A mathematician by training, K Balagopal brought a rare analytical rigour to both civil rights activism and the critique of violence, says Anant Maringanti
I FIRST MET Balagopal in 1986 when I invited him to speak at the screening of an Uruguayan film called The Eyes of the Birdsat the National Institute of Design, Ahmedabad. The film’s title referred to a painting made by a child for her incarcerated father. It had a tree with bright specks on it. The guards had confiscated her earlier painting because it contained birds: symbols of freedom. The child then told her father that the bright specks on the tree were the eyes of the birds!
Balagopal was then in virtual exile in his own country. He had been forced to abandon his first love – teaching mathematics. Balagopal had joined Kakatiya University as a lecturer in 1982, soon becoming involved with civil liberties work. In 1985, the Andhra Pradesh police took out a warrant against him for the murder of a police sub-inspector. He was then jailed for two months under the National Security Act. The charges didn’t stick, but it was no longer safe for Balagopal in Warangal, where activists were soft targets for unidentified gunmen.
Balagopal had begun writing about police repression in Telangana in the Economic and Political Weekly in 1982, around the same time that he became general secretary of the Andhra Pradesh Civil Liberties Committee (APCLC). He would travel to remote places by night bus to investigate police atrocities. Once he had the facts, he would wash the clothes on his back, put them out to dry and type his report at the nearest typewriter. He would then put his clothes back on and go to the newspaper offices to deliver the press statements. Reporters swore that his press conferences were the only ones that had anything worth reporting, though no chai and samosas were served there.
He was a man of economy. His extraordinary focus and single-mindedness intimidated most people and concealed his amicable nature. His passion for haleem during Ramzan and biscuits from the bakery near his house in Red Hills, the endless cups of chai and the hours spent playing with his son: these were the few windows into Balagopal’s ordinary human side.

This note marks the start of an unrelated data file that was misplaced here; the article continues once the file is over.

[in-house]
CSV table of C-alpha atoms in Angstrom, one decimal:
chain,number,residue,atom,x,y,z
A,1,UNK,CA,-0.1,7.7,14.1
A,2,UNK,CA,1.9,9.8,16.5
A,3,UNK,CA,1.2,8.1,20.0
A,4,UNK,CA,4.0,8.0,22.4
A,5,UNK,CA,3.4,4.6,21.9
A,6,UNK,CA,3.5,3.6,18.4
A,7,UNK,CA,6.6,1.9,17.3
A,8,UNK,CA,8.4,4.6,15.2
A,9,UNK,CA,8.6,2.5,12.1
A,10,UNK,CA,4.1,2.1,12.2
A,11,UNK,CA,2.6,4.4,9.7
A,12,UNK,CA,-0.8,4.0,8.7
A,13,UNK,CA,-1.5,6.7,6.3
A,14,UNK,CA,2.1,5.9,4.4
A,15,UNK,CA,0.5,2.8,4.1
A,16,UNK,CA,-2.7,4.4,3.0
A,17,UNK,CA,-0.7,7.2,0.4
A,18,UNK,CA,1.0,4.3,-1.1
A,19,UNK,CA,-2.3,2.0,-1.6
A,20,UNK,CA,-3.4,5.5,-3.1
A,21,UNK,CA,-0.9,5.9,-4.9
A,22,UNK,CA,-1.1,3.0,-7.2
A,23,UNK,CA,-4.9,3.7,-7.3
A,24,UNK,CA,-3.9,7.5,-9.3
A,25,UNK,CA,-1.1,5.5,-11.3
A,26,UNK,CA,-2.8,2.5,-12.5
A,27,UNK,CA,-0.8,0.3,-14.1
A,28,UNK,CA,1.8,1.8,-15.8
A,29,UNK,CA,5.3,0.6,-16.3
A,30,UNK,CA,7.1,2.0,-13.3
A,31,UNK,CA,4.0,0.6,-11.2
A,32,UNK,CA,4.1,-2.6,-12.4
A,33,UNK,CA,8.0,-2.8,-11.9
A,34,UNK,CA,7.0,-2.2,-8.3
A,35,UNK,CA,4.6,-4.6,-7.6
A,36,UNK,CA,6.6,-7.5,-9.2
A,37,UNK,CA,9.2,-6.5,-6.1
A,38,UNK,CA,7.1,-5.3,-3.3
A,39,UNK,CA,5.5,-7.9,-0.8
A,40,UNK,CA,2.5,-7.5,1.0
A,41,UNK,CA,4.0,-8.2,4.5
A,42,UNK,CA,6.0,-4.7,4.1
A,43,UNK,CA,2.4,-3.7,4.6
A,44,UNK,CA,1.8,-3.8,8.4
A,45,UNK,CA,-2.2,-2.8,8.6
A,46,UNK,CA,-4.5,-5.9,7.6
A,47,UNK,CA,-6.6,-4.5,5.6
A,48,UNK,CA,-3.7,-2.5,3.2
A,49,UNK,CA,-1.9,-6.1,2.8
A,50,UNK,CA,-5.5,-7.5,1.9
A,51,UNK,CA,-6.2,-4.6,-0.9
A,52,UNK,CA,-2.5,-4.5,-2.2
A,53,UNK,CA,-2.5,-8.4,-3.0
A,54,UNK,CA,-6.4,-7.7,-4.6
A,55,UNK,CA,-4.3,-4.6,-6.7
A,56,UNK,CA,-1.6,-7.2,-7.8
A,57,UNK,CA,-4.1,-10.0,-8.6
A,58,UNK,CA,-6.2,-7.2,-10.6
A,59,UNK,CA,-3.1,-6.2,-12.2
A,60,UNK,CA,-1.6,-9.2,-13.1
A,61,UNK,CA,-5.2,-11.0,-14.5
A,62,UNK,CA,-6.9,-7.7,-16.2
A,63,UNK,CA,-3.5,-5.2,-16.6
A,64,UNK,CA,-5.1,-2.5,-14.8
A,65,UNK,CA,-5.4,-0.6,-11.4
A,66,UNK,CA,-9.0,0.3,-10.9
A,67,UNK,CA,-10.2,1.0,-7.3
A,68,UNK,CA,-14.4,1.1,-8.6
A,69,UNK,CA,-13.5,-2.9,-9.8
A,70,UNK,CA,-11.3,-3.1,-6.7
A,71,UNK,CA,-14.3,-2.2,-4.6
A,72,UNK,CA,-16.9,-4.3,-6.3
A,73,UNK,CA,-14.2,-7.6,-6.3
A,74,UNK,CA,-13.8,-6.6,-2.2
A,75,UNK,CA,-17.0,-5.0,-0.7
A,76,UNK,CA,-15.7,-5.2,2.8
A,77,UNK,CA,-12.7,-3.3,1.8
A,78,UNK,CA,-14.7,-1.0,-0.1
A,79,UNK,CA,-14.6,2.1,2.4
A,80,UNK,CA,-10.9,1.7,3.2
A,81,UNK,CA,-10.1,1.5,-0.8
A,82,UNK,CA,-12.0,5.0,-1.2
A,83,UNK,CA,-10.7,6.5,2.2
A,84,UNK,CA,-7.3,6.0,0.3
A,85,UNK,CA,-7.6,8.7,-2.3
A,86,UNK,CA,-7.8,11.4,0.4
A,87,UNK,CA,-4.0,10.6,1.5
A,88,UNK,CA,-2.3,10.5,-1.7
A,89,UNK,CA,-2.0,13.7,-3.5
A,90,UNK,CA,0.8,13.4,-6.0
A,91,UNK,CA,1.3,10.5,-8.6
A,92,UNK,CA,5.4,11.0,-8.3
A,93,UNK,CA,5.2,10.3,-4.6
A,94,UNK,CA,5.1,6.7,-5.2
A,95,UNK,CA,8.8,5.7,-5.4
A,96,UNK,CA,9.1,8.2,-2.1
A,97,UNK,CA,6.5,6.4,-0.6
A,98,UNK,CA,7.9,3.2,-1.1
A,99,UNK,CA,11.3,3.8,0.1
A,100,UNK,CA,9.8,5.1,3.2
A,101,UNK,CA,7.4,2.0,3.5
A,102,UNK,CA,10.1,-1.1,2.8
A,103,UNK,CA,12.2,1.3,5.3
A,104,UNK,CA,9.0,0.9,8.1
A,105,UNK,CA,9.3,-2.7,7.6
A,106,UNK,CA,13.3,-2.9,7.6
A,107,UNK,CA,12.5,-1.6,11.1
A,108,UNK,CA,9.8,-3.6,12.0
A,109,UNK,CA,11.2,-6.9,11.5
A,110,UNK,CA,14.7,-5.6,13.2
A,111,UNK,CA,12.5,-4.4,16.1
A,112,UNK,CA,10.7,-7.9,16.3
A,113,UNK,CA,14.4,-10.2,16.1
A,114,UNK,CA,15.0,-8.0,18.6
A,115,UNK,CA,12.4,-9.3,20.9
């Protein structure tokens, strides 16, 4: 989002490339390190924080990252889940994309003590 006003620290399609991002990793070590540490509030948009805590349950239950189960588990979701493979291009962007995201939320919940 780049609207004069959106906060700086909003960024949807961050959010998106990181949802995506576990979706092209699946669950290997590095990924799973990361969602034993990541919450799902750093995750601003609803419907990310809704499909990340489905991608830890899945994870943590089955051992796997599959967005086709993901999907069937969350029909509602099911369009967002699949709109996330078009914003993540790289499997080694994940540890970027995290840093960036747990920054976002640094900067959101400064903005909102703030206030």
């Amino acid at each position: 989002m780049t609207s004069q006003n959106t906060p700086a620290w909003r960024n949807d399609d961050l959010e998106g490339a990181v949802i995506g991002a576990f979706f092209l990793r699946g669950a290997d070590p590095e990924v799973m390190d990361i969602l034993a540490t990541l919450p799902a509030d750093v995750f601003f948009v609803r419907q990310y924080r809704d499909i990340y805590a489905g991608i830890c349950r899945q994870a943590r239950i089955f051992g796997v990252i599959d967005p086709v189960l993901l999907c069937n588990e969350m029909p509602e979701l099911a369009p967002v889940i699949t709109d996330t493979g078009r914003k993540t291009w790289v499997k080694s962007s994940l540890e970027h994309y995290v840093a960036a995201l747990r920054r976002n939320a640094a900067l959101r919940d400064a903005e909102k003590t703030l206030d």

Balagopal spent 26 years laying bare, with surgical precision, the manner in which violence impedes democracy in India, especially in Kashmir, Punjab and Andhra Pradesh. In the 1980s he focussed on exposing state violence. By the mid-1990s, when he broke away from the APCLC to form the Human Rights Forum, his critique had expanded to include radical violence. He later became a lawyer, arguing several cases on ‘encounter killings’. As the youngest member of the Committee of Concerned Citizens, which mediated between Maoists and the AP government in 2004, I looked to Balagopal for clarity and courage and learnt from him to push thought and action to their limits.
One afternoon in 1998 my wife and I were at Balagopal’s house. He was busy pounding away at his Remington and his six-year-old son Ajooba was equally engrossed in his ‘work’. He was conducting an animated conversation in a makebelieve courtroom peopled by toy cars. One car was the big man named ‘Yourhonour’. A thief was being tried. A policeman sent out to fetch his parents barked, “Thief’s parents! Come inside.” Here, Ajooba raised his voice to protest, “Yourhonour, this is wrong. The parents are already suffering because their son will be put in prison. It is unfair to hurt them more. Tell the policeman to stop.” If more people could master the concept of ethical conduct that the child absorbed from his father, we can be sure that the eyes of the birds will shine even in the darkest hours.
Anant Maringanti is a Research Consultant with the National Institute of Advanced Studies, Bengaluru